A special case where the balance in a temporary account not being transferred to the income summary account is the proprietor’s drawing account. This account usually will have the debit balance & a credit entry is required to be passed to close this account. The balance in the drawings account will increase with every debit entry. The balance in this account shall be transferred directly to the capital account instead of the income summary account or profit and loss account.
Once all the temporary accounts are closed to the income summary account or profit & loss account, the net balance determines the financial performance of the business. If the profit & loss account is having a debit balance, it means that the business has made a loss & a credit balance means that the business has made a profit. Any dividends that are to be distributed to the owners will be debited from the profit and loss account & the net balance will be transferred to retained earnings which becomes part of the owner’s capital.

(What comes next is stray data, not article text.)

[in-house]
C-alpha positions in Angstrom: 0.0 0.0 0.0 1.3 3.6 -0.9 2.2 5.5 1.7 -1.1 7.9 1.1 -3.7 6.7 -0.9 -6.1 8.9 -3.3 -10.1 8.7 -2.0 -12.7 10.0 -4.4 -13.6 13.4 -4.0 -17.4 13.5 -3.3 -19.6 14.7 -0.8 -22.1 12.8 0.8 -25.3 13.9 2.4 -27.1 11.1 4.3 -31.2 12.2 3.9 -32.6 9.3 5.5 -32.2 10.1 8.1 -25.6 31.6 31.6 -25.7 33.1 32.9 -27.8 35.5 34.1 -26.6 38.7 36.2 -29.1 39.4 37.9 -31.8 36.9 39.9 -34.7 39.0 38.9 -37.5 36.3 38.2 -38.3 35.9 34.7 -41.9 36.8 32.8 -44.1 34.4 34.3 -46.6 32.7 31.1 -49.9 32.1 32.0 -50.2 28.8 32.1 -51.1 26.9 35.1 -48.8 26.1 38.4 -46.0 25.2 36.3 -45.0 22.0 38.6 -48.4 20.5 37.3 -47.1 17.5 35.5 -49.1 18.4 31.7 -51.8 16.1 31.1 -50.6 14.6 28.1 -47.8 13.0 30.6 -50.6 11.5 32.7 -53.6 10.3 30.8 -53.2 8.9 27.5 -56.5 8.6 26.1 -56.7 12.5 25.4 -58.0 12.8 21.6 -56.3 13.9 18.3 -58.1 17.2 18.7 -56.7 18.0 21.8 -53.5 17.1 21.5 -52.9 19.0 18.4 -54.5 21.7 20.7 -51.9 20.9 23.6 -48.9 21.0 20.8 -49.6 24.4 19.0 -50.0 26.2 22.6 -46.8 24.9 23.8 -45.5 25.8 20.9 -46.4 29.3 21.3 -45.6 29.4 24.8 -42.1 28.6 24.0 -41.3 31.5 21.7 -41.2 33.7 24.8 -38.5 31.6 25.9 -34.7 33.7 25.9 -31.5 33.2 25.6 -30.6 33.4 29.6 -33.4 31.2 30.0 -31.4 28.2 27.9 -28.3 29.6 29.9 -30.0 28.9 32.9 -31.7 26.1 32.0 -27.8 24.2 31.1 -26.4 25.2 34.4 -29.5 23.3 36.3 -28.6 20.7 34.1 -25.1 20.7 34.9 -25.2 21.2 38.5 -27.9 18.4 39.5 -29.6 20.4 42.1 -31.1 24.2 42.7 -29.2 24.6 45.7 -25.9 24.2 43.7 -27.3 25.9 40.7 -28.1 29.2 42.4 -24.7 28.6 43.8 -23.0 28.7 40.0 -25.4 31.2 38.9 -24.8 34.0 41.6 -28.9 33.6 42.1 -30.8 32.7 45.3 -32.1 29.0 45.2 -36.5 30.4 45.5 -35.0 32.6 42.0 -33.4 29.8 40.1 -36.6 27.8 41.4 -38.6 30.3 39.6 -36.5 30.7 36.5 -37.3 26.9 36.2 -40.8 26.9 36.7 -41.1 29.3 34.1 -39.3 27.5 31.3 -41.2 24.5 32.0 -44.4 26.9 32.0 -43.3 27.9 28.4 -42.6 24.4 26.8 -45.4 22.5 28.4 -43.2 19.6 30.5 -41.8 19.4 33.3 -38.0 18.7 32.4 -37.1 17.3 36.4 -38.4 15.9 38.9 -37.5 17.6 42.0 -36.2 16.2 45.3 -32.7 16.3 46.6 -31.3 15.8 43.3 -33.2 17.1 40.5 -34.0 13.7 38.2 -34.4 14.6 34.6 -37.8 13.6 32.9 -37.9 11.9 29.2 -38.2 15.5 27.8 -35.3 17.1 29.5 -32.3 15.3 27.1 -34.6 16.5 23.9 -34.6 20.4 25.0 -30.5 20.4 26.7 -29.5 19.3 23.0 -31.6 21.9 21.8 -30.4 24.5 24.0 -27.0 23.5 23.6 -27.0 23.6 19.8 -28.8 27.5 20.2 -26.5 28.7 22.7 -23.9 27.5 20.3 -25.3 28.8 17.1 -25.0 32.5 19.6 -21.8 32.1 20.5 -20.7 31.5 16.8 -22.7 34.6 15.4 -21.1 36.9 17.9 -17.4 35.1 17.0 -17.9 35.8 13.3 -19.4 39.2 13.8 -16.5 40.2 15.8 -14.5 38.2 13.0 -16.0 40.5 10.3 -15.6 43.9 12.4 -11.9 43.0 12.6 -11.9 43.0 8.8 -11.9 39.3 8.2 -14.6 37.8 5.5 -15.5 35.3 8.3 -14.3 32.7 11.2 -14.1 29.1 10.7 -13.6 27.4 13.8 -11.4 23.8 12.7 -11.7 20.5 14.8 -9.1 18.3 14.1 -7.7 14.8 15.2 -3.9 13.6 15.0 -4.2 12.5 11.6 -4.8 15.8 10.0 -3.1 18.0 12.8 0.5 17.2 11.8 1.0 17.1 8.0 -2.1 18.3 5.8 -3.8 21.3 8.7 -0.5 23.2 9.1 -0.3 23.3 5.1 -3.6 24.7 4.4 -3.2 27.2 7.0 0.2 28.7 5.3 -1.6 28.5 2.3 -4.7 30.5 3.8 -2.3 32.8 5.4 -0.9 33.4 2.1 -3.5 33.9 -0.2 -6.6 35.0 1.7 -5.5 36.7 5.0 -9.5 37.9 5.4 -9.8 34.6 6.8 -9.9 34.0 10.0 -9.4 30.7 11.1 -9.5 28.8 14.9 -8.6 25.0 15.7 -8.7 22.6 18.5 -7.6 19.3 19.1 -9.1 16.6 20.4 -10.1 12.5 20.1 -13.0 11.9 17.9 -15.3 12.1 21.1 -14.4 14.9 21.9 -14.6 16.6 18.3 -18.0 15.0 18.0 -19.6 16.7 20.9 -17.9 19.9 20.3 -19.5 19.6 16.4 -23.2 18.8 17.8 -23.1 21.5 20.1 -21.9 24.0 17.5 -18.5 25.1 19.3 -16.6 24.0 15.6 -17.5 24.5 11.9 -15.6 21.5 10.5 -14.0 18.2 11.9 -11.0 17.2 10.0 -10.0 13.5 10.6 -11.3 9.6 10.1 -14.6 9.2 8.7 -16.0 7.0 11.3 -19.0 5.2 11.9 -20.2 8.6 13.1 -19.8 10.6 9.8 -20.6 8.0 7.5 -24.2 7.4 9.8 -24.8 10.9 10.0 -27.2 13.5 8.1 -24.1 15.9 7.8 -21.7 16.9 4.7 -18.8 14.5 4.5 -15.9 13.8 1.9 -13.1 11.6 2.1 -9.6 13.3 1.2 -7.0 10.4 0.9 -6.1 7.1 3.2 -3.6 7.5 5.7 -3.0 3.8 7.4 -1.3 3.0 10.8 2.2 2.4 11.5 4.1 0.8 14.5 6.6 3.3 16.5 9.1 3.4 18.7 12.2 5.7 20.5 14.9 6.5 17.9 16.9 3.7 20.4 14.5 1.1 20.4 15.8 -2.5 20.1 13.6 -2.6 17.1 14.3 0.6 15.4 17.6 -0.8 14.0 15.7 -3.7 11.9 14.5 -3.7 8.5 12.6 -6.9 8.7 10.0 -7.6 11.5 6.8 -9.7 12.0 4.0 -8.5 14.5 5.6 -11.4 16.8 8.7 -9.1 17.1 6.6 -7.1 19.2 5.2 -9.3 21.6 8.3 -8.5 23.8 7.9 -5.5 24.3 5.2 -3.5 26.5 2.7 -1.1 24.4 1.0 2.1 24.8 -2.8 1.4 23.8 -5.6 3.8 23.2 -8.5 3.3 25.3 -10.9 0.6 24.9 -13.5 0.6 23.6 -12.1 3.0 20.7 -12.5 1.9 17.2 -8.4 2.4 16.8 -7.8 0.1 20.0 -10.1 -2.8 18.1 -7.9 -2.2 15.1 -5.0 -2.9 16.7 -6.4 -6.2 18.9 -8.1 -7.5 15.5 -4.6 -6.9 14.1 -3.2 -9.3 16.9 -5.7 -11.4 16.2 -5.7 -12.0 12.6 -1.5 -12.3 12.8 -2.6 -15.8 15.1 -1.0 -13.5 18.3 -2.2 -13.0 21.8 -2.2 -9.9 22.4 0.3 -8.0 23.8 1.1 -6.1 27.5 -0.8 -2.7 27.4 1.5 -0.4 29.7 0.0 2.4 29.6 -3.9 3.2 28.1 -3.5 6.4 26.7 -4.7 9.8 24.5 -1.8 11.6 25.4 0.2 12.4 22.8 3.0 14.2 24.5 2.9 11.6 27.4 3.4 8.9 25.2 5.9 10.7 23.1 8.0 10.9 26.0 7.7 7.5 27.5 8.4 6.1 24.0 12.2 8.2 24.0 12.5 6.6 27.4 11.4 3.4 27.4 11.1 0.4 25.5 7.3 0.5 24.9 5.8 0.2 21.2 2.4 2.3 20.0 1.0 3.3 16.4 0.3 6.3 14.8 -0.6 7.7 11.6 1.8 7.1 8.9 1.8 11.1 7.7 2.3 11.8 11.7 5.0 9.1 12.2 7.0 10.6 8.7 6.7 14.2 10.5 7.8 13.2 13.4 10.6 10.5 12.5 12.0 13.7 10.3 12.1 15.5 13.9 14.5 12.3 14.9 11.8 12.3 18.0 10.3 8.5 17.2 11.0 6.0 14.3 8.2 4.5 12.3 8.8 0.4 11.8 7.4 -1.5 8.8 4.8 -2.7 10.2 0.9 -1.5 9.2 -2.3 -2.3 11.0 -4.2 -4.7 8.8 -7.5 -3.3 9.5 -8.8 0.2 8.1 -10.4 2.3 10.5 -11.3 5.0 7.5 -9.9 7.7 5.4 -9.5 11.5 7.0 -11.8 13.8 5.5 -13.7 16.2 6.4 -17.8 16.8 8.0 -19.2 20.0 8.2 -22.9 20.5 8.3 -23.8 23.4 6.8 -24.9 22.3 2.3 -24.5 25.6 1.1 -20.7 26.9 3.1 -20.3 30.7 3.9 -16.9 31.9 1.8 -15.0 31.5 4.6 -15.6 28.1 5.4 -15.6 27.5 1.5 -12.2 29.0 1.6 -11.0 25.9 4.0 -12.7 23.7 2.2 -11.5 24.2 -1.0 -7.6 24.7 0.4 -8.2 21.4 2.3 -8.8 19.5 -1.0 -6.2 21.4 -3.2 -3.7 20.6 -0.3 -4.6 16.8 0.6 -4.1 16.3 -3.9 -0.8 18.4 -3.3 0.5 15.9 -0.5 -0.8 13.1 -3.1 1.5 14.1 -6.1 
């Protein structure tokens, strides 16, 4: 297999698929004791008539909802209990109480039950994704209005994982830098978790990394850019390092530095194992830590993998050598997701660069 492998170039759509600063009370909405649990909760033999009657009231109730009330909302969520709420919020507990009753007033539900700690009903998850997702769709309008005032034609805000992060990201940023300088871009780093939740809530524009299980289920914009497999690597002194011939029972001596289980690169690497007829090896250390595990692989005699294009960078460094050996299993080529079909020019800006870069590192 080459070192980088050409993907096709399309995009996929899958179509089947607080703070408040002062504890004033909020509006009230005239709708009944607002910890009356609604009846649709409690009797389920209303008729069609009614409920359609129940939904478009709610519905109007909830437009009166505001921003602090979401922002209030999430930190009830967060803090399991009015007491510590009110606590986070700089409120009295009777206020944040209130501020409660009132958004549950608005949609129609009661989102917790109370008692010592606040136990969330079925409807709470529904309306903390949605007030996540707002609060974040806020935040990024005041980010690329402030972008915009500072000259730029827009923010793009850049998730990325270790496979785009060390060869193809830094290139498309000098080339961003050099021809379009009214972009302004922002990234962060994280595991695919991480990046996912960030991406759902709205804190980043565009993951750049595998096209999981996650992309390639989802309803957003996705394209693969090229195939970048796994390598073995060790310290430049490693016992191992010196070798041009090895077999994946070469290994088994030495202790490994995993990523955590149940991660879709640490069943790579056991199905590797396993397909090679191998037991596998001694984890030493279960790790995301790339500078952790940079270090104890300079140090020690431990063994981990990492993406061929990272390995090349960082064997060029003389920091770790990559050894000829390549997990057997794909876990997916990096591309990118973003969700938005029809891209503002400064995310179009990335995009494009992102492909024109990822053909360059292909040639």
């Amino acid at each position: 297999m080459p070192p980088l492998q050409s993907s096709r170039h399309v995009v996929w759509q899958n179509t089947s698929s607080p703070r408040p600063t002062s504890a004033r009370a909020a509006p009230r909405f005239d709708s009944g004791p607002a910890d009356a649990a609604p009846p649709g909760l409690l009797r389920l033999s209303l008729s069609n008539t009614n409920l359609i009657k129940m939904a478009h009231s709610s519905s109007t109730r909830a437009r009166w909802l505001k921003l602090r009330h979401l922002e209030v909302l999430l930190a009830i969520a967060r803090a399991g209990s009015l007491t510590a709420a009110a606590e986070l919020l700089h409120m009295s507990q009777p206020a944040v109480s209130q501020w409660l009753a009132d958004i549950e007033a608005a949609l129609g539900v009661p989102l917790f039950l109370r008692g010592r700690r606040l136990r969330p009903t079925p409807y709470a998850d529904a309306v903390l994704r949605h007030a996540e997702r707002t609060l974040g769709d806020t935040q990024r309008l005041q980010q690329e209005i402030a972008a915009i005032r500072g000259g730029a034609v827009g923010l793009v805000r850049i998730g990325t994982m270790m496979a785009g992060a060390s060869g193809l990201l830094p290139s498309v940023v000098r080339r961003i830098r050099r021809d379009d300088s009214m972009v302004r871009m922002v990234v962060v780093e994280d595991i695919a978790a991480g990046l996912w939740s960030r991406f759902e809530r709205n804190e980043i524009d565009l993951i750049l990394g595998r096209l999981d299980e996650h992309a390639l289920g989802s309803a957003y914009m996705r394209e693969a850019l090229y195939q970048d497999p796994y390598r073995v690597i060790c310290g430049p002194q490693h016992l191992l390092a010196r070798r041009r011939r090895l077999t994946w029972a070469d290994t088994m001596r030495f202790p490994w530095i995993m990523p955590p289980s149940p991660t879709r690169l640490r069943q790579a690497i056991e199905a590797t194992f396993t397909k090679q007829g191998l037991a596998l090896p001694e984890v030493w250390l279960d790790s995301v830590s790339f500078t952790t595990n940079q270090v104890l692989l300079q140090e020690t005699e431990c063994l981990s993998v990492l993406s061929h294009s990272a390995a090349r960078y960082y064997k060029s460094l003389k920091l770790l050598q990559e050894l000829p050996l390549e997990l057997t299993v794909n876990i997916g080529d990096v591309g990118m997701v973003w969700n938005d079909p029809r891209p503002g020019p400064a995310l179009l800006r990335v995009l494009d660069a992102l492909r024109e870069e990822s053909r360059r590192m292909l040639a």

In the above representation, accounts highlighted in green are temporary accounts and orange are permanent accounts.
When the trial balance is prepared at the end of the period, it contains all the accounts both temporary and permanent in it with their balances. Once the closing entries are passed in all the temporary accounts, a post-closing trial balance may be prepared which contains only the summary of the balances in real accounts or permanent accounts. Here the retained earnings account will be properly adjusted with the current year’s profit/loss.
Summarizing with the topic, just to ensure that the financial performance of the company from time to time & also to avoid the mix up between the periods, some accounts are to be closed before preparation of financial statements & balance should be set to zero. These accounts are temporary accounts & upon closing, the balance would be transferred to a profit & loss account or income summary account.
This is a guide to a Temporary Account. Here we discuss the different components of temporary accounts which include revenue accounts, expense accounts, and gain/loss accounts, etc. You can also go through our other suggested articles to learn more –